Months pass.  Months!  Kim holds tightly to God, but suffers depression through a long cold winter.  The true story becomes similar to a spy story, complete with hiding in secret and attempts to cross a country's border even with warrants out for Kim's name.

I visited Ukraine in the summer of 2011.  The Ukraine airport is the only place where I've been "patted down."    I remember some places Kim mentions such as Independence Square.  In fact that square is where Kim was assaulted.

Several friends have adopted or are in the process of adopting. I pray they do not go through what Kim did.

Interesting book, suspenseful.  Towards the end, Kim tells us how God helped her through. Others might call it coincidences, but actually these events are God-led.




October 1, 2012

Mercury

Mercury:  An Intimate Biography of Freddie Mercury
author:  Lesley-Ann Jones
publisher:  Touchstone Books, Simon & Schuster
source:  publisher

Confession,  I had never heard of Queen or Freddie Mercury until I received this biography for review.   So I opened the cover without any pre-conceived notions about Mercury.   I was surprised to find out he died more than twenty years ago.

The author, Jones,  toured with Queen, and interviewed hundreds of people.  Therefore, she has insight into Mercury in the band.  She does a great job telling about Farrokh Bulsara's childhood.  Freddie was born in Zanzibar, and was sent to India for boarding school around the age of nine.  It broke my heart to see how rarely he saw his family -- only once a year.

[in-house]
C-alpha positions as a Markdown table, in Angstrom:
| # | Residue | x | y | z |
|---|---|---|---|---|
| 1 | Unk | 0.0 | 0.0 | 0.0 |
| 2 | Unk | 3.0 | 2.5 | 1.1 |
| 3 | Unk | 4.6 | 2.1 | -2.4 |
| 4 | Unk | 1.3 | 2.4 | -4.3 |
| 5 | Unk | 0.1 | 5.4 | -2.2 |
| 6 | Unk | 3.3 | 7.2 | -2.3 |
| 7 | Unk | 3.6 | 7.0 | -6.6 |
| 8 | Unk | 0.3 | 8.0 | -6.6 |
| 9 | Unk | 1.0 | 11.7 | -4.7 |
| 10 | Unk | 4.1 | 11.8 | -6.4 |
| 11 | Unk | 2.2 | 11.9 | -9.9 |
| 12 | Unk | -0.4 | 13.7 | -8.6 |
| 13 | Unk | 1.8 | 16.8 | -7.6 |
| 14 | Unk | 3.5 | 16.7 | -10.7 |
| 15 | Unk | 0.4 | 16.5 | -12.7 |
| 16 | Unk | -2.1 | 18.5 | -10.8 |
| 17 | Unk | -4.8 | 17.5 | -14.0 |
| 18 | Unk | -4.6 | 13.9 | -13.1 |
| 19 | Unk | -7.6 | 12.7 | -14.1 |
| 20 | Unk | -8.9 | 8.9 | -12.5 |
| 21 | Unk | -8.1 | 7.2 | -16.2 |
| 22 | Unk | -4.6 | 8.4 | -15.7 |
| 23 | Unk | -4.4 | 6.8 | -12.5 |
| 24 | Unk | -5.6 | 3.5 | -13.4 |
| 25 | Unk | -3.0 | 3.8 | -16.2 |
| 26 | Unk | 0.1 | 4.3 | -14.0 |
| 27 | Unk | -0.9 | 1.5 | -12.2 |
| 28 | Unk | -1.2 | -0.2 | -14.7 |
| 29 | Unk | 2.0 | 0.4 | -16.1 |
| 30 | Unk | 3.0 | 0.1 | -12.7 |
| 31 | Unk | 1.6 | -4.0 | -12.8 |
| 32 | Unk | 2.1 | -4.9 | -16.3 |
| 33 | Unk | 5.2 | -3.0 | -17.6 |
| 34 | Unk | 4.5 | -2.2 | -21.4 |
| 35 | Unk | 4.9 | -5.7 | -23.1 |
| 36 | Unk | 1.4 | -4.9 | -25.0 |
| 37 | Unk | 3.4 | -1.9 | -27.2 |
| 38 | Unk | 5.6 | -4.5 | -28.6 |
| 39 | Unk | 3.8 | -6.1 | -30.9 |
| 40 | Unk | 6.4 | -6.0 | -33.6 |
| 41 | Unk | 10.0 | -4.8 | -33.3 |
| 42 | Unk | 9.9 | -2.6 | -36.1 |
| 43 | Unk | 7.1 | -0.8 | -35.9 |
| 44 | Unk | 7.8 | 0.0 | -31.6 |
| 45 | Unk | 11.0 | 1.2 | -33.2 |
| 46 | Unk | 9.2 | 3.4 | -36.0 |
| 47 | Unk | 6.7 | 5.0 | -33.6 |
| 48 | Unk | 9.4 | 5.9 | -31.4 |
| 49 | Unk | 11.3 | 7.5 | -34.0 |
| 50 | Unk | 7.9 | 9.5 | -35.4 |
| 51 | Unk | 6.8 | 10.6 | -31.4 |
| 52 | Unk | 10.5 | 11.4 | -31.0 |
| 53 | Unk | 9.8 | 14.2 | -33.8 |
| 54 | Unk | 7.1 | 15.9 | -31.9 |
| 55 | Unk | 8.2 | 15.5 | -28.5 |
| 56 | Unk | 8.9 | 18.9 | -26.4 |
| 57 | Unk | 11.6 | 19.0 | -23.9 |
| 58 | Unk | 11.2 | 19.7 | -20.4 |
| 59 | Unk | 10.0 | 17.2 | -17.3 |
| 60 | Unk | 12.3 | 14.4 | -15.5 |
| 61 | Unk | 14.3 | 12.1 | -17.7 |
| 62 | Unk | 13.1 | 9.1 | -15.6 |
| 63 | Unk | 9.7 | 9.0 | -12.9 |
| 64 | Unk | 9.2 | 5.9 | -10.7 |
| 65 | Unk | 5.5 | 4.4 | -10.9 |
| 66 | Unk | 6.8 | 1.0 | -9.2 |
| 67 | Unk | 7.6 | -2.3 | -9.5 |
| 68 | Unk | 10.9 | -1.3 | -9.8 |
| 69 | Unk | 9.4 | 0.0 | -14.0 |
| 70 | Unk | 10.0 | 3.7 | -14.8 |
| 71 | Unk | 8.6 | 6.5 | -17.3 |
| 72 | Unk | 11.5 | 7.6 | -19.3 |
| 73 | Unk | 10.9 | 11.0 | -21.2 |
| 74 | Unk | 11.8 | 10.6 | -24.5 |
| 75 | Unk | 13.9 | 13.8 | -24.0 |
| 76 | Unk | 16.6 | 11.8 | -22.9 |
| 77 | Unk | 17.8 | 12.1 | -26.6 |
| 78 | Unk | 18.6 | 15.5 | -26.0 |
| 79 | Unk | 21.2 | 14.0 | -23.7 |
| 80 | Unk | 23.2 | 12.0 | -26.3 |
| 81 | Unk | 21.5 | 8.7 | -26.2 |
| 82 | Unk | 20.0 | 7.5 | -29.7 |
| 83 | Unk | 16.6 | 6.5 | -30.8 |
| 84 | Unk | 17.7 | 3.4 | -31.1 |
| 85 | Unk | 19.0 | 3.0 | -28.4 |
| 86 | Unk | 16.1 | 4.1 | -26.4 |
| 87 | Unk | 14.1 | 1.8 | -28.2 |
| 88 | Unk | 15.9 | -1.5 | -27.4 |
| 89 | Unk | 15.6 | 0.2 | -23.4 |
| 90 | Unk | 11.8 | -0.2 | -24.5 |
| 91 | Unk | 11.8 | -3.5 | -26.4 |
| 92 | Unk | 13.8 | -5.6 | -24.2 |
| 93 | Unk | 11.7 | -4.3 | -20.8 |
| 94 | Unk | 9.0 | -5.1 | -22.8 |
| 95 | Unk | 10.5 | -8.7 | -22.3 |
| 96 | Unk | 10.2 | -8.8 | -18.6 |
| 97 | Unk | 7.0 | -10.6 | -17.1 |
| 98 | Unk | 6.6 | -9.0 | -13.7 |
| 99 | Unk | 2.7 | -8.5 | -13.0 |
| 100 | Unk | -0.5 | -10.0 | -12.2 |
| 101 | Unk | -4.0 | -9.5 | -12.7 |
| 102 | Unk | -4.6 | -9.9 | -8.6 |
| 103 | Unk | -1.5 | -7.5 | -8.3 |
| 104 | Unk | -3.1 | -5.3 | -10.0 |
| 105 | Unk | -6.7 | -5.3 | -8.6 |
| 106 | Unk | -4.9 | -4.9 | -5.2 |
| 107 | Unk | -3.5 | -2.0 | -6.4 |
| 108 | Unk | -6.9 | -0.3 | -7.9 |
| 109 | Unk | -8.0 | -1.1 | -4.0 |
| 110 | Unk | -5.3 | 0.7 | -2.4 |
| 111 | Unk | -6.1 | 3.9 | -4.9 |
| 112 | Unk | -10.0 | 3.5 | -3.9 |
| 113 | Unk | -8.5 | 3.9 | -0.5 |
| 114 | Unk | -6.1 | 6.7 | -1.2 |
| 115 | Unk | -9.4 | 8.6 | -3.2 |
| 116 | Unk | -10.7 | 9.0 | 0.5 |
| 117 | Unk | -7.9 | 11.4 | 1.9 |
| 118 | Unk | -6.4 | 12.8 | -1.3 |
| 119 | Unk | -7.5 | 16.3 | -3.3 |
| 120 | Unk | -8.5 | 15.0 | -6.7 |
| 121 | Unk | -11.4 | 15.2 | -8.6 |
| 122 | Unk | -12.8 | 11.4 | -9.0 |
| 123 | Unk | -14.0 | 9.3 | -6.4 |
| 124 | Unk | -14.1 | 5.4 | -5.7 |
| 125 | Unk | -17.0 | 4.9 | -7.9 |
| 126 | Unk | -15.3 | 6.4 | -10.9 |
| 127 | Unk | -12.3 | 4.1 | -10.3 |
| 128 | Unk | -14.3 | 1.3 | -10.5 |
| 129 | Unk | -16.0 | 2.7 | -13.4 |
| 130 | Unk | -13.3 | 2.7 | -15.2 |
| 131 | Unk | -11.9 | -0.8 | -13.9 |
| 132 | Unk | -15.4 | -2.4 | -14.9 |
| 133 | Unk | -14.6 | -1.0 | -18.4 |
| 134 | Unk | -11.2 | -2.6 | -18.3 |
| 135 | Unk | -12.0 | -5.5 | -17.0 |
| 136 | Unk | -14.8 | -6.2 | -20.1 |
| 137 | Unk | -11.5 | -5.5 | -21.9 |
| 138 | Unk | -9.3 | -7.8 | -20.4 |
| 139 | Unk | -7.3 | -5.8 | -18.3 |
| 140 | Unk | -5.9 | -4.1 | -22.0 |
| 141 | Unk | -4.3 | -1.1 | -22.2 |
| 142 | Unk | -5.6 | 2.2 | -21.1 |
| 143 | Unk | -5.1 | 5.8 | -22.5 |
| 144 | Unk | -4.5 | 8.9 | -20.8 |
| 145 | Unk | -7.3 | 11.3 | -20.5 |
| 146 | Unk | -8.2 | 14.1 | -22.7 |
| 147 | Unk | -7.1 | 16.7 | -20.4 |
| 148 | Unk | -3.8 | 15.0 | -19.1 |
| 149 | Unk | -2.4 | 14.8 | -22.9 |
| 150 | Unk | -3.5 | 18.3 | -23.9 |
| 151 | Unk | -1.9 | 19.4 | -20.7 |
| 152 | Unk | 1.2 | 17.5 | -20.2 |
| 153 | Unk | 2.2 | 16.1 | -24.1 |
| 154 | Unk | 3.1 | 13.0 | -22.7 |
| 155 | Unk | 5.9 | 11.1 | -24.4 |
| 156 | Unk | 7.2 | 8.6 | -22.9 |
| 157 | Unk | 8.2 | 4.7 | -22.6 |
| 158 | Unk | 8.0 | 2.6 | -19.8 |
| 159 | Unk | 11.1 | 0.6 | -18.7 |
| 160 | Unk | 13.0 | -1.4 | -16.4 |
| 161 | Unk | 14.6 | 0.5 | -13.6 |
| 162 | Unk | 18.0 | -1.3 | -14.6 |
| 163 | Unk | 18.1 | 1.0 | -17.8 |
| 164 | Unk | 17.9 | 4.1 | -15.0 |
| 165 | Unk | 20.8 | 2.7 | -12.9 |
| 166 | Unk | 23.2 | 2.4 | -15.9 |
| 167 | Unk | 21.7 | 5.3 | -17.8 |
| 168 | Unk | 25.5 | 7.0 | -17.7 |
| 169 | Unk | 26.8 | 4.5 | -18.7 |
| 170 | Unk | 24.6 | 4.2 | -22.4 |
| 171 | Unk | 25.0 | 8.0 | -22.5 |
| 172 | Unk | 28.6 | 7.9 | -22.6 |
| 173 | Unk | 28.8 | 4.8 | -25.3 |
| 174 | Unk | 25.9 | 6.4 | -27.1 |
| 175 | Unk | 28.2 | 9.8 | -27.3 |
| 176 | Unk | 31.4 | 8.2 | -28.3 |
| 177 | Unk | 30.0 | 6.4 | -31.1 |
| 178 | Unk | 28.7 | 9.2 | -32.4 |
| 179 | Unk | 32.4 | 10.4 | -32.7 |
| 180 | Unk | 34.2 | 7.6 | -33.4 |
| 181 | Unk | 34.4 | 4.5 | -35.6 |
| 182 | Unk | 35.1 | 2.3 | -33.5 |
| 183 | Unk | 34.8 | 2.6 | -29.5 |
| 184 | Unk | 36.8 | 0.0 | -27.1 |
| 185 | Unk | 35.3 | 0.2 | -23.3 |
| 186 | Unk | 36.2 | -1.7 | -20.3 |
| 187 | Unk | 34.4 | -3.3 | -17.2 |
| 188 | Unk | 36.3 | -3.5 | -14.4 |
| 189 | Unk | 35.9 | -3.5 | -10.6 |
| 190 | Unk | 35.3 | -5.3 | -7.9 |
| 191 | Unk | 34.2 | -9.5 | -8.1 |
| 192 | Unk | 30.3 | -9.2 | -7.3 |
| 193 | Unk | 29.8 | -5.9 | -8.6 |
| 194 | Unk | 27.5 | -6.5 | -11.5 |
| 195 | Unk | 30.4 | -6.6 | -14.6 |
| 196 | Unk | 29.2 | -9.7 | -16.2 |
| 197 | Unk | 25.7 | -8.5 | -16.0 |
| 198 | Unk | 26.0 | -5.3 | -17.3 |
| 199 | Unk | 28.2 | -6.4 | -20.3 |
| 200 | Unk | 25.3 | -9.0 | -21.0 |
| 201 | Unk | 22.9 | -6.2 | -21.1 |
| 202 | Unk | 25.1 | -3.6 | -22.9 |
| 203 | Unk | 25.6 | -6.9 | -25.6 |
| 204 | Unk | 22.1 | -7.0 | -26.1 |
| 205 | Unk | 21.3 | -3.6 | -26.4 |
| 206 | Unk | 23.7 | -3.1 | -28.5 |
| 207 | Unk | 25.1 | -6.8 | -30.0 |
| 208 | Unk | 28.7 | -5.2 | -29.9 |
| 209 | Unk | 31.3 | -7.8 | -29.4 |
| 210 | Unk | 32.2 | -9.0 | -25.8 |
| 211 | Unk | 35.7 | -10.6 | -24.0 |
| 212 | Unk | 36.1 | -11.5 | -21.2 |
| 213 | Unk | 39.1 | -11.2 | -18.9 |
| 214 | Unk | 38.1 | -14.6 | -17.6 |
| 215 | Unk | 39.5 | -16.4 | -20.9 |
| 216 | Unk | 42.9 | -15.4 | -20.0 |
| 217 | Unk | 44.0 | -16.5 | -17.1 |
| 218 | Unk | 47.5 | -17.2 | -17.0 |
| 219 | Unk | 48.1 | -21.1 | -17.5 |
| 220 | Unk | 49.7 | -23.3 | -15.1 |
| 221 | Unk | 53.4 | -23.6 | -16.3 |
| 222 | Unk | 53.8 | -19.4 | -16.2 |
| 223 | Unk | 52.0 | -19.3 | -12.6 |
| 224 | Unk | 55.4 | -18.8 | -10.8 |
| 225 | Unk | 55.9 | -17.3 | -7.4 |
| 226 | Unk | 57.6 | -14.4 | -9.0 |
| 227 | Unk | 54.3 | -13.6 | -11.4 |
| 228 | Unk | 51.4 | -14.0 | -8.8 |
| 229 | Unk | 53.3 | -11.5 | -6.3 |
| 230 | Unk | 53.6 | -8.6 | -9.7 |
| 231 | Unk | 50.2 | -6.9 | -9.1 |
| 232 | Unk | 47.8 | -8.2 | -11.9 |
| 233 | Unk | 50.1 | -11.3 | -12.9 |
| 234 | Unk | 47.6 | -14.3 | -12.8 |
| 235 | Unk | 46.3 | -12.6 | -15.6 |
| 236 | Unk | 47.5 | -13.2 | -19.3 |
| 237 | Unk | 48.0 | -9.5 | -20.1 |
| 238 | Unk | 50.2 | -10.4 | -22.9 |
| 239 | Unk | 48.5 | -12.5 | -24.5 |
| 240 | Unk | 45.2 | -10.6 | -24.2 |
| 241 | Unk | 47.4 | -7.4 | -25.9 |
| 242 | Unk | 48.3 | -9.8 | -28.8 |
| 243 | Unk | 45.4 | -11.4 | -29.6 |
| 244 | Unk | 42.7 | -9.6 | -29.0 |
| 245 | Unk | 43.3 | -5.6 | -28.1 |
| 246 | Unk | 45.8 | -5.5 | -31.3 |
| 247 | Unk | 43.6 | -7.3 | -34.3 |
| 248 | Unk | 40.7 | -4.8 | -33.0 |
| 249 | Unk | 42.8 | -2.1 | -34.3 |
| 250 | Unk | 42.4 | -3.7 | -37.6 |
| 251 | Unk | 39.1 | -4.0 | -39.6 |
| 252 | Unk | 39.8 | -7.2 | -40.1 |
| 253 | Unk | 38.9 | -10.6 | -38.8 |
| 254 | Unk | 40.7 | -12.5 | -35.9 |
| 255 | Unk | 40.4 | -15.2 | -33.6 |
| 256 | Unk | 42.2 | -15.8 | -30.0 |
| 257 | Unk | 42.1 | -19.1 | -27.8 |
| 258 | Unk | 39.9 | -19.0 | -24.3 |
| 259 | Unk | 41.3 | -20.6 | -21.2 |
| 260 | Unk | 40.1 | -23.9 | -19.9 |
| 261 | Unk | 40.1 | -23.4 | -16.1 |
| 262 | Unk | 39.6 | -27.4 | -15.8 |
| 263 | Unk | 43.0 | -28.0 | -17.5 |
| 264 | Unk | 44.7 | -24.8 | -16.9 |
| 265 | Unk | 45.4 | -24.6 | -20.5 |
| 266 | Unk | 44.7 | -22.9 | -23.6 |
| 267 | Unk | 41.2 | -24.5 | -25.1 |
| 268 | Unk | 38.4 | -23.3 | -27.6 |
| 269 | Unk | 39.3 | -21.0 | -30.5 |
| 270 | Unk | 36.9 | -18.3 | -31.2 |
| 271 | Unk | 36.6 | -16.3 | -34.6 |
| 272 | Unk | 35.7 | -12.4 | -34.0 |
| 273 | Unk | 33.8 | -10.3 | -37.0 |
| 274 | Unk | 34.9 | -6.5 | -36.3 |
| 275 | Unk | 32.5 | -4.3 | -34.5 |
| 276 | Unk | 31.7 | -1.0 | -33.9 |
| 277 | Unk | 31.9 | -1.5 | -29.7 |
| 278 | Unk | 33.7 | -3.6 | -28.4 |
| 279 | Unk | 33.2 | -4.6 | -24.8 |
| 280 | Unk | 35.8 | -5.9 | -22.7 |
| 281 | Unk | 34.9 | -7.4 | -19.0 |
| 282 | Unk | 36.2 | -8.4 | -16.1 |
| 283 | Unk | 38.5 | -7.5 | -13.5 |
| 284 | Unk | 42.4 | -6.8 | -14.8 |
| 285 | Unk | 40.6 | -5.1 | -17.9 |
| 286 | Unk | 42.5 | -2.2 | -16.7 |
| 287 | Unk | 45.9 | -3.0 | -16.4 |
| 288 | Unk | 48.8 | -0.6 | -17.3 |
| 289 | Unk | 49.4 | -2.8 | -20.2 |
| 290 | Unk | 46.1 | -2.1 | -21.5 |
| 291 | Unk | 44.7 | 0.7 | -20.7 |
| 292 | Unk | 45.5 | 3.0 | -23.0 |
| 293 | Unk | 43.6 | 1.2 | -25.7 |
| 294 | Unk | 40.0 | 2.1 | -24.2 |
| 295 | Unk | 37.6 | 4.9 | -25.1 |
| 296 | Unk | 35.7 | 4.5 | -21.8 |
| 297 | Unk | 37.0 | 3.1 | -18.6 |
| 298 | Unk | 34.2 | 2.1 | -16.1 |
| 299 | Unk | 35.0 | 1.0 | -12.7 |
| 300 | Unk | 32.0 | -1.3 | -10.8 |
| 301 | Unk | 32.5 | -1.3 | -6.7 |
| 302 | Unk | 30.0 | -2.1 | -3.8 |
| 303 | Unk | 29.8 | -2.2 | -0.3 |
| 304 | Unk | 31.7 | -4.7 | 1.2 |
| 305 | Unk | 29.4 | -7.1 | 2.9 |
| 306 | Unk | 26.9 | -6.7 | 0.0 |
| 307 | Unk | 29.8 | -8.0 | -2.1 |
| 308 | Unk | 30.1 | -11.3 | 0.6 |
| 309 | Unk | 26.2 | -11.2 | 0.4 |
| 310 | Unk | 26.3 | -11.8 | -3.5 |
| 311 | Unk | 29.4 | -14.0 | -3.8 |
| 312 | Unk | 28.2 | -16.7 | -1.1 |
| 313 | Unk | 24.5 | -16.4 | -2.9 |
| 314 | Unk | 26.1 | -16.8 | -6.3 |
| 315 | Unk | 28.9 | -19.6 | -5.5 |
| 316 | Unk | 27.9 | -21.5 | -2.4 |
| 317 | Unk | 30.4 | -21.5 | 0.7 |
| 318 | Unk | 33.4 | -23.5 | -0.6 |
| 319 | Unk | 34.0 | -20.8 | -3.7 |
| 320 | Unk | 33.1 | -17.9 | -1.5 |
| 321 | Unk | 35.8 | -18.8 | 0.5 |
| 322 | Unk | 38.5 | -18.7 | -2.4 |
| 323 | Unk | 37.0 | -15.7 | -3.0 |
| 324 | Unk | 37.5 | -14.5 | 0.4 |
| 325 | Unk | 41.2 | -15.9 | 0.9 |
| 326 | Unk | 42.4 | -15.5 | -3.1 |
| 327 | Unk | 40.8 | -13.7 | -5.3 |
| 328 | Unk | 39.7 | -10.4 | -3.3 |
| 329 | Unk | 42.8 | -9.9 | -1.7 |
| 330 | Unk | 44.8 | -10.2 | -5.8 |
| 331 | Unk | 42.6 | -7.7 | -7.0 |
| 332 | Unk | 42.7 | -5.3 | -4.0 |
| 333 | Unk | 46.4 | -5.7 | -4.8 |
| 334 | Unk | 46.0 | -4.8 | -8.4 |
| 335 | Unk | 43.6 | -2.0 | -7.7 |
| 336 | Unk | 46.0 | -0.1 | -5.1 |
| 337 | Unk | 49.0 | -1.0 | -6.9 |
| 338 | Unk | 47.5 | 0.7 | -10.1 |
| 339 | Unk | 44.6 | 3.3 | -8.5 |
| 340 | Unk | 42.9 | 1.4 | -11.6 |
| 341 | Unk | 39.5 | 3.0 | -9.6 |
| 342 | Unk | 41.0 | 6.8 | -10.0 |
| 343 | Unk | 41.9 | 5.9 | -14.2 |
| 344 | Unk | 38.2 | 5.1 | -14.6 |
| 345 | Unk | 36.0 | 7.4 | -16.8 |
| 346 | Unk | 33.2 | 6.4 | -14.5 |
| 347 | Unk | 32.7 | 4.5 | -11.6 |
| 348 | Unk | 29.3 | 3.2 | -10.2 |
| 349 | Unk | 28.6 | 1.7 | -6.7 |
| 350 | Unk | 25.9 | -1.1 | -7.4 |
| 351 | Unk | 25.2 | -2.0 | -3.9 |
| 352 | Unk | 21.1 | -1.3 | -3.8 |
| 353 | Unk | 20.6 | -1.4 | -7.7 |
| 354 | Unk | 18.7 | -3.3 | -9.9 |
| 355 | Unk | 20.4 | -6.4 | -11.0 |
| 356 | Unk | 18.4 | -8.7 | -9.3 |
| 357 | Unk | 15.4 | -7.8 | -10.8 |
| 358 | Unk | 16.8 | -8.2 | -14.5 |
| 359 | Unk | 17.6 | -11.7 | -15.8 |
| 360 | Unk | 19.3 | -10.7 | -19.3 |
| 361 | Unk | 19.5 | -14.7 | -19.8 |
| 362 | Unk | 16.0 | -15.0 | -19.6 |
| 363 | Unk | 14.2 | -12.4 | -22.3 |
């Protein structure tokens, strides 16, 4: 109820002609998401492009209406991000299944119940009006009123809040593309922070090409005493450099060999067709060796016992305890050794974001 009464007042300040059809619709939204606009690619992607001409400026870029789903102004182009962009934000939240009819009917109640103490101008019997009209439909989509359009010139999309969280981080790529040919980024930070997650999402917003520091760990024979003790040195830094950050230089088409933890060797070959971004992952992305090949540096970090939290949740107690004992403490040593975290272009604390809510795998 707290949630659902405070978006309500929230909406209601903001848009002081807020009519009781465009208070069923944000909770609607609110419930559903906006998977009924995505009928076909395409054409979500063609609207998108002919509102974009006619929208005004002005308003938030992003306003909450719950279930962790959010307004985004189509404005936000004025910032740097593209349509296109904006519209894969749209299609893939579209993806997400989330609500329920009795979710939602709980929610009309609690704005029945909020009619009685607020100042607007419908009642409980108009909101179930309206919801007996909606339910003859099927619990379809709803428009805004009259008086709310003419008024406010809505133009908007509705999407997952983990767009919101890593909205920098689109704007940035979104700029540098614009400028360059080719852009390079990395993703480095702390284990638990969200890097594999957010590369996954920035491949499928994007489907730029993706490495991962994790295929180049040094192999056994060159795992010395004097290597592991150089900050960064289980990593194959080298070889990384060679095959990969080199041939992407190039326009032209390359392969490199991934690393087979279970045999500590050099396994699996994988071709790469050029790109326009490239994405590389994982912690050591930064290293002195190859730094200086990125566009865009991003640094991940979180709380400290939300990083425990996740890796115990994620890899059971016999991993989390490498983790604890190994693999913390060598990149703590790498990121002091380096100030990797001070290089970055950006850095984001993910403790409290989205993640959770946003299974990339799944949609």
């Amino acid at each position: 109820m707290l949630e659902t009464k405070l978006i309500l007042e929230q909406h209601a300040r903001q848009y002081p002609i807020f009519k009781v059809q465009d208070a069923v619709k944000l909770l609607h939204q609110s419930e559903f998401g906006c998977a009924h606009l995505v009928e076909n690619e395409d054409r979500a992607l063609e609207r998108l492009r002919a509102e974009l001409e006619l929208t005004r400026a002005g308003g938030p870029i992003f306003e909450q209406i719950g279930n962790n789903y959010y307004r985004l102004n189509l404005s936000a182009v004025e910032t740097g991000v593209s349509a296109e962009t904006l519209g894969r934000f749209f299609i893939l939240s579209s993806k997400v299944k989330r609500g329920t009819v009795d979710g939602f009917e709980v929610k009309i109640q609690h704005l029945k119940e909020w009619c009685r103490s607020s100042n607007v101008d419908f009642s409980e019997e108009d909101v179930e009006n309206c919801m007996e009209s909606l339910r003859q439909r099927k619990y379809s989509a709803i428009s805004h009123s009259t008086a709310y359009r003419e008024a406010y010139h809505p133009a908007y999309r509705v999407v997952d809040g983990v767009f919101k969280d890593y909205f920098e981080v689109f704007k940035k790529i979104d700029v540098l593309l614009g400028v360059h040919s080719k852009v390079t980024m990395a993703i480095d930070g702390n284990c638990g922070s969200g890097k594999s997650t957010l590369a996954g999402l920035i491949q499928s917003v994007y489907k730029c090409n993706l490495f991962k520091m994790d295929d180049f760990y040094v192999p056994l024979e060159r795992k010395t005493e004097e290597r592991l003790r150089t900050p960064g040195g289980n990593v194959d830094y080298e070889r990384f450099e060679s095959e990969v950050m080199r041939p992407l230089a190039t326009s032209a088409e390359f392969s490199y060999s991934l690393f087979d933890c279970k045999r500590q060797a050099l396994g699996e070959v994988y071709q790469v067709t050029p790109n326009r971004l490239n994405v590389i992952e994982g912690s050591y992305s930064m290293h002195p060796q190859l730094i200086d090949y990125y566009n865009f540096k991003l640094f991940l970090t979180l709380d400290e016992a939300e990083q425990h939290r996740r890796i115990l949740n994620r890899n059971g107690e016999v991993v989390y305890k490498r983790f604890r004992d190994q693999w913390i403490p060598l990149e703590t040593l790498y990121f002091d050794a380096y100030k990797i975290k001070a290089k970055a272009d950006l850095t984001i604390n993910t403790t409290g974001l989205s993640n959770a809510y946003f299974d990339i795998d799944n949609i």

For such a shy person,  Mercury had many loves and lovers.   He knew how to throw wild parties as shown in photographs.   He was one of the first rock stars to die of Aids.      I enjoyed reading the biography and learning about such a flamboyant, yet shy, character.

At the closing ceremony of the Olympics, Mercury made a digital appearance!  This goes to show how well known he is. even decades after his death.   A movie based on Mercury starring Sacha Baron Cohen is in the works.  Because of the biography written by Jones, I am eager to see the movie when it comes out.